Putting it hard to seniors, students

BY ART CULLEN

It was only a matter of time. North Lake Manor will close in March because of a poorly conceived and badly managed privatization of Medicaid by Gov. Terry Branstad last spring. The facility was down to just 17 residents with some 30 employees and was among the first to close because of the changes. Residents will be welcomed to a nursing home in Pocahontas owned by the same company or they may choose facilities elsewhere — if they can find them.

“With the privatization of Medicaid it’s become harder to operate these smaller facilities,” said Matt Neimeier of J.P. Senior Health Care of Sioux City, which owns North Lake Manor.

Health care providers and nursing homes have been complaining all year that they are not getting paid on time or they are getting paid less. Three private insurance companies have taken over management of Medicaid for the state, and they are losing bundles of money in the process.

The governor, who is on his way out the door, says everything is fine.

But it’s not.

North Lake Manor has fallen by the wayside.

You could say that it wasn’t the government but the management. We never heard our friends who live there and work there talk poorly of it. Our friends said they were happy. Their families felt they were cared for well. That much we know.

Operating a nursing home is a difficult business. There’s not a lot of money in it, despite what you might think when you pay the rent. The basic stream of revenue comes from the government, and it keeps getting restrained or cut back. Branstad put the issue over the edge when he turned it over to the insurance companies, who themselves cannot figure out how to make this thing work.

The governor says that he is all about economic development and creating jobs. Well, here are 30 jobs lost in Storm Lake. They are not among the highest-paying. They are not the easiest. But they are the most important jobs: cleaning our elderly and frail, feeding them, listening to them and caring for them. As a people we are saying that they can just get by on less or not at all. That is exactly the message that the nursing home industry is getting.

There is no changing it. The die is cast. Democrats are baying at the moon. More nursing homes will close. No doubt, Methodist Manor will find choppy waters ahead as it seeks to serve its clients better. Storm Lake will be without a secondary care facility. That’s a shame, because it didn’t need to happen.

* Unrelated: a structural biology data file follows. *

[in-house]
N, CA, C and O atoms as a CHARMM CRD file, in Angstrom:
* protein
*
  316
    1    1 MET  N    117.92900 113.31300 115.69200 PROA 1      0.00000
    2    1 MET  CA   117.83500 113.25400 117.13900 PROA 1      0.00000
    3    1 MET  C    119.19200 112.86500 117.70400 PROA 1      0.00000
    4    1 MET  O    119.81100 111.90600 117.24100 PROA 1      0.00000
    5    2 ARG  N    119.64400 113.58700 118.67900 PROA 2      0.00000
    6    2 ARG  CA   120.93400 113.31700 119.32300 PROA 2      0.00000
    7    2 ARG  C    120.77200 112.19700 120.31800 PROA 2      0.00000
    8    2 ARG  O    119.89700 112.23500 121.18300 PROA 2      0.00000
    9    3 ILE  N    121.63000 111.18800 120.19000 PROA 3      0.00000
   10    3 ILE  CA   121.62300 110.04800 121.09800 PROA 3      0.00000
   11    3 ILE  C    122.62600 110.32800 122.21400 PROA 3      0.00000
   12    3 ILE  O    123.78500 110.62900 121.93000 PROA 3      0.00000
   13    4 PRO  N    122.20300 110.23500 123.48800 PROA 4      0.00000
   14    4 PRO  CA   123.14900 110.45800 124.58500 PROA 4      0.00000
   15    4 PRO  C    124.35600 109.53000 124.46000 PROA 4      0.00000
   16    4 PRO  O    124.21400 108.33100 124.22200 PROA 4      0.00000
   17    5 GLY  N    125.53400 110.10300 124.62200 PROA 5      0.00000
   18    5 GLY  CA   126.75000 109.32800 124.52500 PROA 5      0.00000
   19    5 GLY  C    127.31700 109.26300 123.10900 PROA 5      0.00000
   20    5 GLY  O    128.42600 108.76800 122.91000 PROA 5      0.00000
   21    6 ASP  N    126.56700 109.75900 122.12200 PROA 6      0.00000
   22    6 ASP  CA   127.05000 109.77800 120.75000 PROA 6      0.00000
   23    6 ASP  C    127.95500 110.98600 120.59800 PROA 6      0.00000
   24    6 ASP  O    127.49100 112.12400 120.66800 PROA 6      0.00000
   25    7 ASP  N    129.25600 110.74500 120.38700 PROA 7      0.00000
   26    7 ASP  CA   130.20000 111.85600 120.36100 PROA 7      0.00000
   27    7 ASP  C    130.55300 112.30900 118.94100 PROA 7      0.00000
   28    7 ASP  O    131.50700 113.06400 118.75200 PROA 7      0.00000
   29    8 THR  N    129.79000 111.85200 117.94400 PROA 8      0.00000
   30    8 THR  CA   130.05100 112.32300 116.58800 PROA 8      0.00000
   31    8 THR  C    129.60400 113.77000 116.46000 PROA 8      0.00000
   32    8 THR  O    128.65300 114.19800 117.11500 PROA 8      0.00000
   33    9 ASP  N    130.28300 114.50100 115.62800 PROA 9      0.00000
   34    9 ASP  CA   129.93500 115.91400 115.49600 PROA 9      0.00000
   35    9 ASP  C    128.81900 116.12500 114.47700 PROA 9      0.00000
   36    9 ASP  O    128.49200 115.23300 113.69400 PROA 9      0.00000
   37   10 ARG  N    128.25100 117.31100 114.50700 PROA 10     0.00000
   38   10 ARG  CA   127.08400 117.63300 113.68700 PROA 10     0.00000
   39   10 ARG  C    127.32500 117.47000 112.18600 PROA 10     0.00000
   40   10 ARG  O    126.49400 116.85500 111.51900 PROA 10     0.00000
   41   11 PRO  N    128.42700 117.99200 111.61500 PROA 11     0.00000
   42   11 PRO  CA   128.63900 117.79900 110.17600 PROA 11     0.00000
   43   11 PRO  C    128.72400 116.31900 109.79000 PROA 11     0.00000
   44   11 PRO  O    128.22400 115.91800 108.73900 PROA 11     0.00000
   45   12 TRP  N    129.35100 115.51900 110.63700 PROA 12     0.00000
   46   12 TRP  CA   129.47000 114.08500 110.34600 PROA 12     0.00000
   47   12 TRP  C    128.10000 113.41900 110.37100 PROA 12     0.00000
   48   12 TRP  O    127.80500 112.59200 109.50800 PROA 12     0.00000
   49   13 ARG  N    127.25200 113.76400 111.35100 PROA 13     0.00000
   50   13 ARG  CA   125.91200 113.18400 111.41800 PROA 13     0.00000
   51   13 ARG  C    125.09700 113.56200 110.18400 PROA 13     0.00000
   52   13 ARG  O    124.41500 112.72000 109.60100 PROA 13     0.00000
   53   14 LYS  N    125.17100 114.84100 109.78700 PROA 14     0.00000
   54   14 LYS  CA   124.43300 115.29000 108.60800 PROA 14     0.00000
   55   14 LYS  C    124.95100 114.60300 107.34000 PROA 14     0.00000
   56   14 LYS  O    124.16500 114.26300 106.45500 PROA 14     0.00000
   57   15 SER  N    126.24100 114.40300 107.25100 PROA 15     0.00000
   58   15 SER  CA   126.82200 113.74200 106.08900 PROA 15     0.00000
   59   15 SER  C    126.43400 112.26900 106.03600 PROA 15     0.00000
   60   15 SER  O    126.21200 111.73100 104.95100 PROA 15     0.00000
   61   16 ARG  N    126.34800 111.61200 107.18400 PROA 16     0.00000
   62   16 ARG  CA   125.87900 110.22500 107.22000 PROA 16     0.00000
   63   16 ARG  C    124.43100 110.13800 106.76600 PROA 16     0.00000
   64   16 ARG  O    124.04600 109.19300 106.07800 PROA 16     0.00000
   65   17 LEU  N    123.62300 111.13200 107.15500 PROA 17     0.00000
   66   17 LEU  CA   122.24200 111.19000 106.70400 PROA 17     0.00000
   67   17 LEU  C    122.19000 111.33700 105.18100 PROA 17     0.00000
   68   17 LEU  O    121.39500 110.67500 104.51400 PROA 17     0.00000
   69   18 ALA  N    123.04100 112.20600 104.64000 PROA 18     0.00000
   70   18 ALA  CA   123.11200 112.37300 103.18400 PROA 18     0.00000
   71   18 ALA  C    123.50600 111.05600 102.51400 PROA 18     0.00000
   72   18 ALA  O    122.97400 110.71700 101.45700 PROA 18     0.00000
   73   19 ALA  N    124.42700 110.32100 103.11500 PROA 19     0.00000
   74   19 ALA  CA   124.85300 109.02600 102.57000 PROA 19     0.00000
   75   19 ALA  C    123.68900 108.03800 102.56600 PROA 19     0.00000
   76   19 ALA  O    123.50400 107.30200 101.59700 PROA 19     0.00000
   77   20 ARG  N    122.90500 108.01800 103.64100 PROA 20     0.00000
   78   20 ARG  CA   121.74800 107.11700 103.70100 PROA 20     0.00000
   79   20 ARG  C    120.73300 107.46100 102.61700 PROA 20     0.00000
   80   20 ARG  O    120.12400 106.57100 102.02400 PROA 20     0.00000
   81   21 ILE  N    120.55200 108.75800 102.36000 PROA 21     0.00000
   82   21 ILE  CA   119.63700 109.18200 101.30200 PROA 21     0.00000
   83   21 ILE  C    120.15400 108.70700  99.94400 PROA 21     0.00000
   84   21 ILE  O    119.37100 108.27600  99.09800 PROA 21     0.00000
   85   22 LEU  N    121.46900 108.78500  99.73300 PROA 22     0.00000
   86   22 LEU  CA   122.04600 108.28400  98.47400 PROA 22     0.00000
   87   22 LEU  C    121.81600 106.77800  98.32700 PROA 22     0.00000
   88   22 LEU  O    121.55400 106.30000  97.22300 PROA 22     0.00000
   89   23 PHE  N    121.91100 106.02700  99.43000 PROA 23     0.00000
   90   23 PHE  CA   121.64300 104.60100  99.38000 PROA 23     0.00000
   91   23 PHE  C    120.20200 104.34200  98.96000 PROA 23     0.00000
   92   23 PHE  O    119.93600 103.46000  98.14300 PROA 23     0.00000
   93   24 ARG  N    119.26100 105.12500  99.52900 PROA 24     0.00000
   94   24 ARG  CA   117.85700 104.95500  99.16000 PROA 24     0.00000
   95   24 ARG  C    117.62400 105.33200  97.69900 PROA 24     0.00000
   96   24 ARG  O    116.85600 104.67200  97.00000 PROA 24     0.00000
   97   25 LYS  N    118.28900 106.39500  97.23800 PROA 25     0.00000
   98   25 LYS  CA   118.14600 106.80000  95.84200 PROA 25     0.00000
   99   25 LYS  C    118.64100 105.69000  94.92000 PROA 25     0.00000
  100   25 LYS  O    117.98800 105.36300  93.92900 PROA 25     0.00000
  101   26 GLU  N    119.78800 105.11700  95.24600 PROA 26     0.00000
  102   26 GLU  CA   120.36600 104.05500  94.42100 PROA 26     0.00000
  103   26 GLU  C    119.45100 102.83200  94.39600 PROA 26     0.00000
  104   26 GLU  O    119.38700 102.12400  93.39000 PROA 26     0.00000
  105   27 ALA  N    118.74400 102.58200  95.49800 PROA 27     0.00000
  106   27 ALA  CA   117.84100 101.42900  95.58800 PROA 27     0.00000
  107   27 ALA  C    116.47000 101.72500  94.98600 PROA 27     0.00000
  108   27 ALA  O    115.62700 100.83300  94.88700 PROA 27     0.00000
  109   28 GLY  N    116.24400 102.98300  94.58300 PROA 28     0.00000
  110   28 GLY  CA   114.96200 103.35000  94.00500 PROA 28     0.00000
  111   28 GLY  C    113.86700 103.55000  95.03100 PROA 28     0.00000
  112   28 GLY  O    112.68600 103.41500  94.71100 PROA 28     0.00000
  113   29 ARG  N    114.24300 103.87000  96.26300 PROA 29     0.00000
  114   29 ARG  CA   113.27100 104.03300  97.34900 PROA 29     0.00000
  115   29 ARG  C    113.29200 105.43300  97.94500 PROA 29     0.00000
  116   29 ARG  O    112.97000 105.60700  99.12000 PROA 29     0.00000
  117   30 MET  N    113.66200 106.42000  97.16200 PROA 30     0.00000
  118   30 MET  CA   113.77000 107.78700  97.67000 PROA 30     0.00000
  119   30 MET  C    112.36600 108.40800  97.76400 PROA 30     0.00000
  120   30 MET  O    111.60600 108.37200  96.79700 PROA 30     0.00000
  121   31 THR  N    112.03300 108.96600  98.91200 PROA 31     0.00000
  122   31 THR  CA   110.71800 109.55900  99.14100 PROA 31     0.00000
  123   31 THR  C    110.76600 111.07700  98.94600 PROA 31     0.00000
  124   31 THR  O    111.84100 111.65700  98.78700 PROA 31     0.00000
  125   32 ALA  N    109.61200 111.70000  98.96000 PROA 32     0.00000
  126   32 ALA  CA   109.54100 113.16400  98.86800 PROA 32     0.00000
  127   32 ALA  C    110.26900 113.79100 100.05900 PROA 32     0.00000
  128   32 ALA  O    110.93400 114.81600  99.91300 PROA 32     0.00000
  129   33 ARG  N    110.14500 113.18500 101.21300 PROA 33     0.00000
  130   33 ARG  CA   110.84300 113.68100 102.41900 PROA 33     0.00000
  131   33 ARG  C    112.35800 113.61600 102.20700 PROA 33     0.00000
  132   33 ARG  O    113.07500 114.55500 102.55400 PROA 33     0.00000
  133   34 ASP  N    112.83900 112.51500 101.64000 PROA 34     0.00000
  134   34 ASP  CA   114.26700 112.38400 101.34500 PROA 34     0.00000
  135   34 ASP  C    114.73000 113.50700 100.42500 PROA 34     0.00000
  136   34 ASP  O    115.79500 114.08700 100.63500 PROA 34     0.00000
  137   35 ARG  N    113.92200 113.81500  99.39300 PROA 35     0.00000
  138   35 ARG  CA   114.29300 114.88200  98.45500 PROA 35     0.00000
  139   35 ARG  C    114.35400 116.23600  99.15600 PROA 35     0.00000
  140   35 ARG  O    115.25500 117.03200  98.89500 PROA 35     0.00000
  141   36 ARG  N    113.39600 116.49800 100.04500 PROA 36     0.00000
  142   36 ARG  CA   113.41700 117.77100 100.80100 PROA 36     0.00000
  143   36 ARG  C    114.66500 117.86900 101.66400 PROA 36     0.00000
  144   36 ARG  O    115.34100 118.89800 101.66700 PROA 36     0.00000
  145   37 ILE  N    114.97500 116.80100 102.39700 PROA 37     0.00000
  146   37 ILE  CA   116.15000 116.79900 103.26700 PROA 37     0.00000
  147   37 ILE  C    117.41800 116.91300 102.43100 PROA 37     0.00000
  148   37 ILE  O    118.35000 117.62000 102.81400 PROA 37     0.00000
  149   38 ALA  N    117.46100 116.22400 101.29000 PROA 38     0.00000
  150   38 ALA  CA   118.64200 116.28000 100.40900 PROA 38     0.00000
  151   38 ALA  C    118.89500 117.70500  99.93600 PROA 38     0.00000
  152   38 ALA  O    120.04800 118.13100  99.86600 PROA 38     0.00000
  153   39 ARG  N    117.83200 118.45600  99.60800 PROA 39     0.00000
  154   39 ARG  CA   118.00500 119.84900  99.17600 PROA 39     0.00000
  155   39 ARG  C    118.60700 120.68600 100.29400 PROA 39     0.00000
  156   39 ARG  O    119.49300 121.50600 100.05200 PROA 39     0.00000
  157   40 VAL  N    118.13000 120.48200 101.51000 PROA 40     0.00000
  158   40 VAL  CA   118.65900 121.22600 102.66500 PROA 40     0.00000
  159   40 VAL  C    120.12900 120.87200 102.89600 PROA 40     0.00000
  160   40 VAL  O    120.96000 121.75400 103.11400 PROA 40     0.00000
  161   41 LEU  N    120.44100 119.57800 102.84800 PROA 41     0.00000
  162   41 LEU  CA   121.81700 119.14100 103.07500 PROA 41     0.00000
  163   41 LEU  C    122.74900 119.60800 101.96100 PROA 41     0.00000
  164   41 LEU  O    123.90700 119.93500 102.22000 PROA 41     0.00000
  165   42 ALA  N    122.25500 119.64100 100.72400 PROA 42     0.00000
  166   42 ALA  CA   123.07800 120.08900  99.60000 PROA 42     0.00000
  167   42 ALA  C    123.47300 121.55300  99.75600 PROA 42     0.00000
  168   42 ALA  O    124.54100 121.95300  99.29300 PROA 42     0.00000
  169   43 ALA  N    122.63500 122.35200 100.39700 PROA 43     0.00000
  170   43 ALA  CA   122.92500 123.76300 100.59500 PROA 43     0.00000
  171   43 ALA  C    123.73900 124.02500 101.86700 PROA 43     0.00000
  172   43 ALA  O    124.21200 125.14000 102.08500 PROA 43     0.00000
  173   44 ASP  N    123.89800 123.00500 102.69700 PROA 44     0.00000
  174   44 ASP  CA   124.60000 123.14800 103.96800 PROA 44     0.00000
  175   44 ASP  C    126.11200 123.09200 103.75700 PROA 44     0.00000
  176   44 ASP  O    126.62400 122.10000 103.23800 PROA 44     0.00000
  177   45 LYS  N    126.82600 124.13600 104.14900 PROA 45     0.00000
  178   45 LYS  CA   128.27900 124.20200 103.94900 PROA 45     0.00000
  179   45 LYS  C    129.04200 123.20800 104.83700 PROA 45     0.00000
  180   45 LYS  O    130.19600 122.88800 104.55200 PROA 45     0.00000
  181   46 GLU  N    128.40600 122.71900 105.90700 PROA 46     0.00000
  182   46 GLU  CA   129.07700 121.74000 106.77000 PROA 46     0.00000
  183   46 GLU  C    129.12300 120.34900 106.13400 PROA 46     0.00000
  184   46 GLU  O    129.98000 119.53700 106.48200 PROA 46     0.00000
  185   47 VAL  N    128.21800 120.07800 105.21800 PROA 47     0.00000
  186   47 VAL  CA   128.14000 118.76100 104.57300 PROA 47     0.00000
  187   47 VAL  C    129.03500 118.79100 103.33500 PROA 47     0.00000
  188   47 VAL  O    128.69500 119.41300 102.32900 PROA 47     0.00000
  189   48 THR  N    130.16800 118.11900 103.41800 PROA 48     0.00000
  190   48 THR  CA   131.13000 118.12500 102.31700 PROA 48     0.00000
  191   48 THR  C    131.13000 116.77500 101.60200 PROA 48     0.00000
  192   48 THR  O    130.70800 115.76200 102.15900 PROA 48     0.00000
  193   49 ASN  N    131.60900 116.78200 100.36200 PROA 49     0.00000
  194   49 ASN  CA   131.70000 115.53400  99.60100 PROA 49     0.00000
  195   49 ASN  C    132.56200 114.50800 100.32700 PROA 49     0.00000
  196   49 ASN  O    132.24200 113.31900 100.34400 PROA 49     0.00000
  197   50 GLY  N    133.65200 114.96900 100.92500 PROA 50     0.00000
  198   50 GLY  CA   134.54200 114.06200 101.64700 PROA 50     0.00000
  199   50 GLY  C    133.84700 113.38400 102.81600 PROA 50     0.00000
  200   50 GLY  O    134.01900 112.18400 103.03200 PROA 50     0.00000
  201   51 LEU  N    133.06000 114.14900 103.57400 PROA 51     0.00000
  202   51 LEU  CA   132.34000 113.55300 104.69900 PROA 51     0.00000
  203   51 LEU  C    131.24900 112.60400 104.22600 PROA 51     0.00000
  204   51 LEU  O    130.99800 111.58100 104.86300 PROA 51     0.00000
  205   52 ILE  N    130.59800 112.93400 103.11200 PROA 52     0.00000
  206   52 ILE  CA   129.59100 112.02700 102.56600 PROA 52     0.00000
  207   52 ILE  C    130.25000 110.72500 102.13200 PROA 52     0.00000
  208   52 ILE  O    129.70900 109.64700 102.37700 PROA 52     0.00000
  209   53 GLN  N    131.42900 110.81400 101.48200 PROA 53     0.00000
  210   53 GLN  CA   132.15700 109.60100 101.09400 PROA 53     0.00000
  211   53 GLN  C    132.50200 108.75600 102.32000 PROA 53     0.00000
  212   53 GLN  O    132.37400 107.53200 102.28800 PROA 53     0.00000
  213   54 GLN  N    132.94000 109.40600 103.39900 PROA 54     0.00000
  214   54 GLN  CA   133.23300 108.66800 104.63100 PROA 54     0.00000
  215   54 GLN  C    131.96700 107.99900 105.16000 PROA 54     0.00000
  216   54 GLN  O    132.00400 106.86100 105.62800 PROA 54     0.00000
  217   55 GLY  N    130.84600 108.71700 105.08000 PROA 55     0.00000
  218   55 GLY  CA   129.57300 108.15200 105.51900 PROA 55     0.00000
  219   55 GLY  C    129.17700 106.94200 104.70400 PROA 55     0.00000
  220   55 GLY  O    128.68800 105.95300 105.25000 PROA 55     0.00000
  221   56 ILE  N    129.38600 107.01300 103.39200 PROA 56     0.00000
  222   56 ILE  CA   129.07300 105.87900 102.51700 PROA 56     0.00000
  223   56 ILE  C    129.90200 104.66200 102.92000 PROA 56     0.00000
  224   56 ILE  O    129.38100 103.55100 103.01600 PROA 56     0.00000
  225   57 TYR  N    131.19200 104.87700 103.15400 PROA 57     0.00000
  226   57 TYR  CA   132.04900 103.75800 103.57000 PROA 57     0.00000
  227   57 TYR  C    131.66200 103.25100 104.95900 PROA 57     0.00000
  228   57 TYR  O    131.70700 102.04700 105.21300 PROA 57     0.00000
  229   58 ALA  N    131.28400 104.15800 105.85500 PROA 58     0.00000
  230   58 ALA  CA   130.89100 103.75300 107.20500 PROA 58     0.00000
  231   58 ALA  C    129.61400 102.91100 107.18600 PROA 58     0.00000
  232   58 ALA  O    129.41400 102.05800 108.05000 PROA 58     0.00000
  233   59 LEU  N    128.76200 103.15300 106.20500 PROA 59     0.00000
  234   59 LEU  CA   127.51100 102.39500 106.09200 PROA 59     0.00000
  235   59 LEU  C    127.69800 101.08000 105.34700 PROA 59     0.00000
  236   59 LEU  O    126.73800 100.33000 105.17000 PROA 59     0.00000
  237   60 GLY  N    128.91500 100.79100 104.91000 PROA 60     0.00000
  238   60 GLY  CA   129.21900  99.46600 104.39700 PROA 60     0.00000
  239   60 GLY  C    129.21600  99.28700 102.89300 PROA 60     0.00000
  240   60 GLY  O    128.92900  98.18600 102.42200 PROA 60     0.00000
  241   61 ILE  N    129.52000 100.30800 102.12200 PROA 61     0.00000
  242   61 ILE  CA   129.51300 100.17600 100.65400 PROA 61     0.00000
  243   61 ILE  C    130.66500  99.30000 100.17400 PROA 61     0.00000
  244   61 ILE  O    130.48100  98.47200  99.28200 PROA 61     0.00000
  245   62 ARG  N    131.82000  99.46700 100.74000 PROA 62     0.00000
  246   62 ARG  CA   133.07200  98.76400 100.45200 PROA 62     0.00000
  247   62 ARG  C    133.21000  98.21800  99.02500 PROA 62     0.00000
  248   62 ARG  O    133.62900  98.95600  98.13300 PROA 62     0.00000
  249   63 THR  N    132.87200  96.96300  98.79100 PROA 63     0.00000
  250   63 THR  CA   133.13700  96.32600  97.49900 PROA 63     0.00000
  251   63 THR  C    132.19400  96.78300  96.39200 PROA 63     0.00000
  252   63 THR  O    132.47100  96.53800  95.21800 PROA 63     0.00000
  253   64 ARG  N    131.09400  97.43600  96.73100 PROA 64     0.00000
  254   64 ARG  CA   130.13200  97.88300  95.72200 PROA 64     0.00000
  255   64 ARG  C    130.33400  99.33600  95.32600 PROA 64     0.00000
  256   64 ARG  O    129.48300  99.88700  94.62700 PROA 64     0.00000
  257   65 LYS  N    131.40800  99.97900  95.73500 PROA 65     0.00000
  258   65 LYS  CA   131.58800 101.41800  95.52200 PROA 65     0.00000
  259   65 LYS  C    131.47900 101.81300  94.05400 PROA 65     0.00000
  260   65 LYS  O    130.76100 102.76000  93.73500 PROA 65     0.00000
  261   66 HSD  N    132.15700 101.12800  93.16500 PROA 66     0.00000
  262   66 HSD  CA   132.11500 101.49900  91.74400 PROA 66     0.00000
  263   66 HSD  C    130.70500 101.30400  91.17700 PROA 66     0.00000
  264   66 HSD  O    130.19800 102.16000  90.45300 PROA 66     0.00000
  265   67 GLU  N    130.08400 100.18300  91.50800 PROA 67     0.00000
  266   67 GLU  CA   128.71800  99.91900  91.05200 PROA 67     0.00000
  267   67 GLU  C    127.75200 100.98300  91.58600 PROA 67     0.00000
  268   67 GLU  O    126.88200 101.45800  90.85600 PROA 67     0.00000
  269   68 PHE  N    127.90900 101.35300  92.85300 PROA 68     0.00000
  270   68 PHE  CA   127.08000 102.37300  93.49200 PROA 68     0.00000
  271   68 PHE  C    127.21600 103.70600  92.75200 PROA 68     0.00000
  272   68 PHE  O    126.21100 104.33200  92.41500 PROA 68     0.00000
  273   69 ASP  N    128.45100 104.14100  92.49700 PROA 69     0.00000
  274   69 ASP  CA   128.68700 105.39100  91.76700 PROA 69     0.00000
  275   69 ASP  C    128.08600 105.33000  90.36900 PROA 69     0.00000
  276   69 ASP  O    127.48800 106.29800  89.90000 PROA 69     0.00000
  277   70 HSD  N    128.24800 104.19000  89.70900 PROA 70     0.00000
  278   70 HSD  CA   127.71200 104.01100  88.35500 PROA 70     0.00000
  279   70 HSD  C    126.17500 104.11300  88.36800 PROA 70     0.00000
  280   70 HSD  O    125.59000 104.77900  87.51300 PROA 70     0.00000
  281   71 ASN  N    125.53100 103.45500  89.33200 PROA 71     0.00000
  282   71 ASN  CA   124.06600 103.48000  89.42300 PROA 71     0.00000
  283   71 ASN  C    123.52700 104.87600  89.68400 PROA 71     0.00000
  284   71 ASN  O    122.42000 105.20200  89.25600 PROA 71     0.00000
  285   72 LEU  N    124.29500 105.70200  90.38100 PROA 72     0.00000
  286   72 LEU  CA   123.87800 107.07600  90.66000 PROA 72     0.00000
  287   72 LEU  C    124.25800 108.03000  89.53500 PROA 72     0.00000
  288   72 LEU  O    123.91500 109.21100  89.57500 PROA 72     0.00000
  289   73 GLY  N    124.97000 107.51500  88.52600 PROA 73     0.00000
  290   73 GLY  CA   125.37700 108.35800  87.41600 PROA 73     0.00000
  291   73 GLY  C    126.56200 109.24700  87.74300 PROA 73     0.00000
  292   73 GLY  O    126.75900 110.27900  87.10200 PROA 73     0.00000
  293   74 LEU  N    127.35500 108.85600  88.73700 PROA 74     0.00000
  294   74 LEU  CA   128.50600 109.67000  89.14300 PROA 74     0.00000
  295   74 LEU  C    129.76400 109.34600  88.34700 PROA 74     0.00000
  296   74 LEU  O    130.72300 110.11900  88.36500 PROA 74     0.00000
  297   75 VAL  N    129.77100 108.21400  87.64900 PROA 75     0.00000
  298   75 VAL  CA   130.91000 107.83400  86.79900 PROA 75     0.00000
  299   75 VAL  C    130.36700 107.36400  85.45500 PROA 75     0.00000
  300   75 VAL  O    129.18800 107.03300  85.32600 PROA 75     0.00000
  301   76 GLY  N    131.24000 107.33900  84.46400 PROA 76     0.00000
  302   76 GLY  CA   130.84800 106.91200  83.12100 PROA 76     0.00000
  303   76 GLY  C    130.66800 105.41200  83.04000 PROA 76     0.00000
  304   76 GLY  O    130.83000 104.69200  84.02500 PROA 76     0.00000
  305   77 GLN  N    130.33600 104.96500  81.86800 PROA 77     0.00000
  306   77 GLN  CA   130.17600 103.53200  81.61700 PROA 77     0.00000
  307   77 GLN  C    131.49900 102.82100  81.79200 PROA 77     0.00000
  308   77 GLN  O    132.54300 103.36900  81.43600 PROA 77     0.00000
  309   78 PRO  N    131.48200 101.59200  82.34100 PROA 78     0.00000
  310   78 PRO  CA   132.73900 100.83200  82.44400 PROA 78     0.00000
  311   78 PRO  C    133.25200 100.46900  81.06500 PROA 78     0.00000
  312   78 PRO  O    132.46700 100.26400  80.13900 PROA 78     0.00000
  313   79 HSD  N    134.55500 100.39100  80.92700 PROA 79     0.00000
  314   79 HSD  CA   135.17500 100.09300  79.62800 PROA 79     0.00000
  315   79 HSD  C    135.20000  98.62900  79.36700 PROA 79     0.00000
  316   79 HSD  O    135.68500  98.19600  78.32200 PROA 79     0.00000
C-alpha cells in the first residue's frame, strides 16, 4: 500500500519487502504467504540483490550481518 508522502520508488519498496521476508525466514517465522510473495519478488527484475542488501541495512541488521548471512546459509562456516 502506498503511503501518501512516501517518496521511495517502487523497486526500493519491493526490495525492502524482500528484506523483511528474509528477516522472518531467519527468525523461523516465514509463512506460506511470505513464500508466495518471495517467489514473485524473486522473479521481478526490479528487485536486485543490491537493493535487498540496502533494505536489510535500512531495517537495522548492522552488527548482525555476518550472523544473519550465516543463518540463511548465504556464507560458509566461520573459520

If we cannot afford to provide a basic framework of care to working people who have aged out, then we must examine what business we are about in this state. Moving people to Pocahontas who have lived their entire lives in Storm Lake — who may have lived for decades undisturbed and happy at affordable North Lake Manor — seems cruel. That’s the way things are in Iowa these days. We did not have this problem when Medicaid was run by the state for the people it served.

AS IF EVICTING old people weren’t enough, Gov. Branstad this year is calling for nearly $35 million in cuts to higher education next fiscal year — $25.5 million to the three Regents universities and $8.7 million to the community colleges. That means higher tuition yet at Northern Iowa, Iowa State and Iowa. Iowa Central Community College President Dan Kinney said it means a 10% tuition increase next year, following increases in previous years of 4.5% and 3.5%. These tuition increases are far outside the rate of inflation and are unsustainable.

Thank goodness Branstad set aside 2% growth for K-12 public schools. We can hope legislators share his prudence and quickly adopt the governor’s recommendation.

As for higher education, we would remind the governor that he loves to talk about creating jobs and training workers. He loves to talk about doing a better job teaching science, technology, math and engineering. Then he turns around and whacks the institutions that are delivering on his demand: community colleges. They are delivering STEM education to welding and nursing students. They are training maintenance technicians trying to climb the ladder to higher wages at Tyson. And, yes, they are teaching remedial English to adults so they can learn science and math.

We could fill the hole by eliminating corporate welfare with grants, tax credits and the like delivered to companies that would be here anyway, like meatpackers and fertilizer companies.

Or, we could save $100 million by having the state assume control of Medicaid again.

Or, Democrats suggest drawing down the ending fund balance to cover the necessary expenses. That’s the lamest idea, but that’s why Democrats are in the minority.

The governor could solve Medicaid and education funding problems by repeal and replacement of Branstad’s fatal Medicaid reform or by eliminating corporate welfare for Egyptian and European companies. He could defer giving $10 million in water quality money to the agri-chemical complex. That’s a start. Just by using his head with a few pen swipes he could put this state in the black and never raise tuition. But like we said, Branstad is leaving. Lesser figures remain in his wake.